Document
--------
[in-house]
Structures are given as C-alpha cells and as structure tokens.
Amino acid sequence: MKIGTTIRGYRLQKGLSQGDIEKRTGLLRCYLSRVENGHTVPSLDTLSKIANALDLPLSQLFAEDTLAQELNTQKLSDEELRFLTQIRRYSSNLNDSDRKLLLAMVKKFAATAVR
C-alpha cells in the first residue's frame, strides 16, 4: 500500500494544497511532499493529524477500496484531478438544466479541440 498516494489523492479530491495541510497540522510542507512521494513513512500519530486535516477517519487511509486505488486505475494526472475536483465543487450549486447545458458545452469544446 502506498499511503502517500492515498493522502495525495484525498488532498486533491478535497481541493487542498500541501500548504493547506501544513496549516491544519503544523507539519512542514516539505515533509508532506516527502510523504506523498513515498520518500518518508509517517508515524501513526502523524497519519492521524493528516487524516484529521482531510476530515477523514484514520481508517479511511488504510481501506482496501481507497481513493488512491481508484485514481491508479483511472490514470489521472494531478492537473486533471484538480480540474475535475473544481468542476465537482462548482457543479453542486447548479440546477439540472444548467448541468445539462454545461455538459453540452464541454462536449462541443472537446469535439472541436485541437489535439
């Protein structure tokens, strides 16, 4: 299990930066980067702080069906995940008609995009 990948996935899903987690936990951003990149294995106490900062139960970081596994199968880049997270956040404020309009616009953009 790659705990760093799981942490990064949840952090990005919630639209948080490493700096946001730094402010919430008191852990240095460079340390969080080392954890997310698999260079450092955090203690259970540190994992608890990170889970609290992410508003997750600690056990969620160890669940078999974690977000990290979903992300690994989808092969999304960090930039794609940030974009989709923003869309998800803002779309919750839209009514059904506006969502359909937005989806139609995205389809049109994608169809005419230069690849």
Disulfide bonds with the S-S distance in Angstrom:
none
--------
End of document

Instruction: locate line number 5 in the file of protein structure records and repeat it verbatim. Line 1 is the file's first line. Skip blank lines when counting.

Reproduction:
């Protein structure tokens, strides 16, 4: 299990930066980067702080069906995940008609995009 990948996935899903987690936990951003990149294995106490900062139960970081596994199968880049997270956040404020309009616009953009 790659705990760093799981942490990064949840952090990005919630639209948080490493700096946001730094402010919430008191852990240095460079340390969080080392954890997310698999260079450092955090203690259970540190994992608890990170889970609290992410508003997750600690056990969620160890669940078999974690977000990290979903992300690994989808092969999304960090930039794609940030974009989709923003869309998800803002779309919750839209009514059904506006969502359909937005989806139609995205389809049109994608169809005419230069690849």